think of yourself as a rainbow in reverse
    all those beautiful colors came together to create one white light
    this one light has been broken by the prism of geography
    the angle of light is your culture which makes you red, green, or even pink maybe for some
    soon the pyramidic prism will be put on its head and the colors will meet again
    any questions
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    Jul 31 2013: I am from a tiny little cell that kept dividing and growing for nine months now to 28 years. From Earth?
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    Jul 31 2013: Born in Quito, ensemble in USA from (15 states), develop by Austrian, Germany and Swiss, tested in France,Portugal,Sweden, confirmed in Spain. Programed to live in Sweden.
    My heart feels like a patchwork art and my soul a collage of spirits and cultures, I have exchange my heart and I have replace it with little pieces from each single one of my experiences..
    I come from Earth.
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    Jul 30 2013: At first reading of this question I thought it very simple to answer. Then reading the answers of others I see that it is not simple at all. I am a New Zealander with New Zealand parents and grandparents, and if someone asked me my origins that is how I would reply. But the person I am is from the experiences I have had as a human, and my perceptions of those experiences. The person I am is continually learning, growing and changing. I am from the human race and am unique.
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    Jul 28 2013: I'm from here because I'm not there.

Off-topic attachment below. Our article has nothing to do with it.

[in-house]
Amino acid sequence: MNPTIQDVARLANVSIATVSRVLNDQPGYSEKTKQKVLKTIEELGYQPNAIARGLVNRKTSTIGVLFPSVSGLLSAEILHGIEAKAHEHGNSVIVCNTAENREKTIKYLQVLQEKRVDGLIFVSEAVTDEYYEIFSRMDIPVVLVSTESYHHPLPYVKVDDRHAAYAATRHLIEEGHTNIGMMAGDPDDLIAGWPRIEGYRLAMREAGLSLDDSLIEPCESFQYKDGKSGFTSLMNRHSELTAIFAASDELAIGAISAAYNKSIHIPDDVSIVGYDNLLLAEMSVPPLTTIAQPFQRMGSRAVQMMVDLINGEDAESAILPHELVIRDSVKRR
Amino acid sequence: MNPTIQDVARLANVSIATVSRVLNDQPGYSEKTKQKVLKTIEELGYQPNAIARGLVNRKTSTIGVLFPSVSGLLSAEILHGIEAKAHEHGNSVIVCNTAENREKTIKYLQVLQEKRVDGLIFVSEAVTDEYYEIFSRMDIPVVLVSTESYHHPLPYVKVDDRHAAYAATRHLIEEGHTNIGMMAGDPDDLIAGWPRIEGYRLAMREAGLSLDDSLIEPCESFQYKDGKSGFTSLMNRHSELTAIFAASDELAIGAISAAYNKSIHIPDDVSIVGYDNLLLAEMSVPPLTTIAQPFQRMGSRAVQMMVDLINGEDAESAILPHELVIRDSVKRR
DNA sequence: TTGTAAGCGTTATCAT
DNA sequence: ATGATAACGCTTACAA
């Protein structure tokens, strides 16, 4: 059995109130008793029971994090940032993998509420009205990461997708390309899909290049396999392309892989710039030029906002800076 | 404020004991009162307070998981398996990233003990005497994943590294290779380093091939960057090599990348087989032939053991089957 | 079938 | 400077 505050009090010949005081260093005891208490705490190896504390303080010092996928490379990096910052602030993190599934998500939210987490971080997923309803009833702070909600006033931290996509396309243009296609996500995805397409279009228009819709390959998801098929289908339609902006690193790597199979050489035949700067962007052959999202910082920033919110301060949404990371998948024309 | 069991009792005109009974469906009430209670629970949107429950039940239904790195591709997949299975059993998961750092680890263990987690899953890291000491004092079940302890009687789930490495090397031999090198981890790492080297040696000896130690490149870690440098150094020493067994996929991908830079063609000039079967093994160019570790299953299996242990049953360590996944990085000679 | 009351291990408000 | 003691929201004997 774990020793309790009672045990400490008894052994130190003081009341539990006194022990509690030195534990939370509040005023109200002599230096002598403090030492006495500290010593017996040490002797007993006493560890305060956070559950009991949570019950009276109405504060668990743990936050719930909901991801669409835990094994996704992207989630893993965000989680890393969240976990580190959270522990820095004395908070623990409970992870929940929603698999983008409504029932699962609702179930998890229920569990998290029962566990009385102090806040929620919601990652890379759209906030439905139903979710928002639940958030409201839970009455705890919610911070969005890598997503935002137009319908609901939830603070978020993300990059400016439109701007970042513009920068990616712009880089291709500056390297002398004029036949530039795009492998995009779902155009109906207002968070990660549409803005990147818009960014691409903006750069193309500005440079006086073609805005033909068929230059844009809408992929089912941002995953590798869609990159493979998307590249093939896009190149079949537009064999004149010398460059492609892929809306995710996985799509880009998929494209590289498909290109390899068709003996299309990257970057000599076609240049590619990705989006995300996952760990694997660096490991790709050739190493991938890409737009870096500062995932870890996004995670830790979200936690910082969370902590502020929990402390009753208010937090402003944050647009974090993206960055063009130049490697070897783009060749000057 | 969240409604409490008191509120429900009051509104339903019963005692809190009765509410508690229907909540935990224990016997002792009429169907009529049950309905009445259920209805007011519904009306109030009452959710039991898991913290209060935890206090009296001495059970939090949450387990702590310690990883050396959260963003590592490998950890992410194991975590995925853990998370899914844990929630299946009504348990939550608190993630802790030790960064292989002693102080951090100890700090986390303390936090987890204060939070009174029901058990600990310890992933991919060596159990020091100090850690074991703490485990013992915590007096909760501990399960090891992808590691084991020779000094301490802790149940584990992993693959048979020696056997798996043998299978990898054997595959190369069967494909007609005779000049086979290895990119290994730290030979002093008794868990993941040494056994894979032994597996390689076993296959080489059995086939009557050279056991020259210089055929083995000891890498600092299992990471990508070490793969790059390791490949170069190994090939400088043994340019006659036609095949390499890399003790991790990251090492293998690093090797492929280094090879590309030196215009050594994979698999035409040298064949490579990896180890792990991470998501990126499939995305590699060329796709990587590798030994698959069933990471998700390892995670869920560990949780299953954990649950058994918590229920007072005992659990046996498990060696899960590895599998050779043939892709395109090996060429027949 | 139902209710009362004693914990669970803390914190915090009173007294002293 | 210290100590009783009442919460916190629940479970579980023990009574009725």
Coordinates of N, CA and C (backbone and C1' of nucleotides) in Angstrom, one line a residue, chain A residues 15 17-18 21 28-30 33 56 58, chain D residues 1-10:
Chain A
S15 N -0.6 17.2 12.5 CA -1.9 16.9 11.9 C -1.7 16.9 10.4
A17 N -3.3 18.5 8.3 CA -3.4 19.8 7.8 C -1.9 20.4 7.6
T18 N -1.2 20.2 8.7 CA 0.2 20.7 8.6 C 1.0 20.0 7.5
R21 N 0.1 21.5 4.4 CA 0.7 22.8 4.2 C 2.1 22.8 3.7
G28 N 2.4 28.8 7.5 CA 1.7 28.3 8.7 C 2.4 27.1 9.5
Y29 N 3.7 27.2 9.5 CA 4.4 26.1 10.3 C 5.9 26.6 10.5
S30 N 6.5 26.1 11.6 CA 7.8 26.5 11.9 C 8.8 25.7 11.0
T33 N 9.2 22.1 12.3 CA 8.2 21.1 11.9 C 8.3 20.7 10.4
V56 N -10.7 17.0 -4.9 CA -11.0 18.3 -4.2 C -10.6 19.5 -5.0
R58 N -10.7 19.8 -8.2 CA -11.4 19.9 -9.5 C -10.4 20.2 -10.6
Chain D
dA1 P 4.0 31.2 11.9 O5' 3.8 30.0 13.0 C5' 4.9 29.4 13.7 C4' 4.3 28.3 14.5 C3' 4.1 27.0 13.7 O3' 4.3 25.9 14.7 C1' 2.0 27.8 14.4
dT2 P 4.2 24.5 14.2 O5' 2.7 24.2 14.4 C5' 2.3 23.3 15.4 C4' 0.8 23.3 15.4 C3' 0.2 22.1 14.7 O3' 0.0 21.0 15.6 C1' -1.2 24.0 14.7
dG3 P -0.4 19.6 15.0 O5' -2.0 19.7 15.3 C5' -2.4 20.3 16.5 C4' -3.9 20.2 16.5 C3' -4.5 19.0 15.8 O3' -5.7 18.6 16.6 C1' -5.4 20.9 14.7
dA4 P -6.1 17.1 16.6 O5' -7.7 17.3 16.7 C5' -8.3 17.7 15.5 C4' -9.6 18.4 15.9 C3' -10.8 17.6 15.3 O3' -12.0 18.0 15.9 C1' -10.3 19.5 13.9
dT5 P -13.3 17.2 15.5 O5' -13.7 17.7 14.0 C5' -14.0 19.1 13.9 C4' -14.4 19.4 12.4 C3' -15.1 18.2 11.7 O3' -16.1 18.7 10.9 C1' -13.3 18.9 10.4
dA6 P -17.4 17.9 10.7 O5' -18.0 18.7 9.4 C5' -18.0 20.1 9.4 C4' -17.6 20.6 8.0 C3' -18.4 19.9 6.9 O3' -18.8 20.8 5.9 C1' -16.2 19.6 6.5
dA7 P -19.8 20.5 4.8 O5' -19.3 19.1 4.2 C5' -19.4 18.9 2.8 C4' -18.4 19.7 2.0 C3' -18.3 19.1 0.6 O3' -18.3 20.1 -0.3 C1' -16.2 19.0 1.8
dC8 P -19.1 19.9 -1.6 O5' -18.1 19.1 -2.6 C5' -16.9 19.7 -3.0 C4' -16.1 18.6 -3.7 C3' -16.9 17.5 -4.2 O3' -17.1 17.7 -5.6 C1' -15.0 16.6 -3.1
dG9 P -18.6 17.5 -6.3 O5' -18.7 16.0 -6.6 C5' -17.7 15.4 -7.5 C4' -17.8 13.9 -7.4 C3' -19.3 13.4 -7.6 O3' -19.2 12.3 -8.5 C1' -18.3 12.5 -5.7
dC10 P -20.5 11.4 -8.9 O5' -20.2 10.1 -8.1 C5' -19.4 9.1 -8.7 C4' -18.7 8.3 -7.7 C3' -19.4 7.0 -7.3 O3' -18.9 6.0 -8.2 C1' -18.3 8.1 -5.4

• Jul 23 2013: I was born in Germany. I traveled and lived all over the world only to find many places i'd call home. At the moment i live in Canada and can't imagine being anywhere else.... until i do:) But there's only one place i can really call home! That place is In myself....... wherever i am on Mother Earth!

    Thank you for this question!!!
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    Jul 18 2013: The exact term for this situation is like what Lizanne has mentioned "third culture kid". But I have quite the same view, but not exactly, as Scott Armstrong. If we have so many people like this, there is no point in defining where you come from. Some people might need that to make sense of themselves and where do they fit in in this world.
    However, I believe that it does not matter where you start but how you finish and what have you gained along the way. Knowing where you come from may not be as important as how the different cultures shape you the person who you are.

    I want to share with you all a story of a French girl called Tippi who was born and grew up in Namibia. For me, it is an amazing story in discussing about this topic. Tippi did a good job in bringig Africa closer to the western society, especially among the young generation.


    The advantage of a third culture kid is that you are multi-culture, meaning that you are more understanding towards people from different cultures. However, the downside of it is that some cultures get eroded. Take yourself as an example Kate, which culture influences you the most? The problem is that the children would only follow the dominant culture and leave out most of the rest. They may know a bit about other less dominant cultures, but that is not enough to keep a culture alive.
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    Jul 18 2013: it's always been a "global world" so i'm not sure why people think it's a recent phenomena.